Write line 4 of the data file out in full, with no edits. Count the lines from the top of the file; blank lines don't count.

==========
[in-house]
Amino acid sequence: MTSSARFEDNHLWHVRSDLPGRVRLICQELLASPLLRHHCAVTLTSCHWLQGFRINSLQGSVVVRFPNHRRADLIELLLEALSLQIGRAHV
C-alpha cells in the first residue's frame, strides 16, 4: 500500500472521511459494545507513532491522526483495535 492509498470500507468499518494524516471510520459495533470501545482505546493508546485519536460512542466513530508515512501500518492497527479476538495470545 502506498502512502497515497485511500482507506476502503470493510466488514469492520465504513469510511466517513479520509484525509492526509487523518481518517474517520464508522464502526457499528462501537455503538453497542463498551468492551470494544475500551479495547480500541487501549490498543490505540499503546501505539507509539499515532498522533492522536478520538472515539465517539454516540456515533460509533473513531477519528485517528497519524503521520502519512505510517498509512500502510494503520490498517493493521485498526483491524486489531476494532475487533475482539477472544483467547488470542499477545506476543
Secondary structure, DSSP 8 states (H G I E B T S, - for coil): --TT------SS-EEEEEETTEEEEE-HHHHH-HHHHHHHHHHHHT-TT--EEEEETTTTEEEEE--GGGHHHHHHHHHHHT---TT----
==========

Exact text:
Secondary structure, DSSP 8 states (H G I E B T S, - for coil): --TT------SS-EEEEEETTEEEEE-HHHHH-HHHHHHHHHHHHT-TT--EEEEETTTTEEEEE--GGGHHHHHHHHHHHT---TT----